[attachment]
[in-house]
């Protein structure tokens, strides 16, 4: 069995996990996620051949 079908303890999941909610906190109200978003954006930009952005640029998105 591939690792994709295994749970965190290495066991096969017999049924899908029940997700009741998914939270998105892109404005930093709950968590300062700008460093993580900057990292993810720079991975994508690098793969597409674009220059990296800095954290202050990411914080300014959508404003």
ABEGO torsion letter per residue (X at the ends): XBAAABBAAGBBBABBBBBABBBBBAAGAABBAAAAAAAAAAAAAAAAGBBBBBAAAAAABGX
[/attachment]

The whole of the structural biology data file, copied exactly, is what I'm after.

[in-house]
């Protein structure tokens, strides 16, 4: 069995996990996620051949 079908303890999941909610906190109200978003954006930009952005640029998105 591939690792994709295994749970965190290495066991096969017999049924899908029940997700009741998914939270998105892109404005930093709950968590300062700008460093993580900057990292993810720079991975994508690098793969597409674009220059990296800095954290202050990411914080300014959508404003």
ABEGO torsion letter per residue (X at the ends): XBAAABBAAGBBBABBBBBABBBBBAAGAABBAAAAAAAAAAAAAAAAGBBBBBAAAAAABGX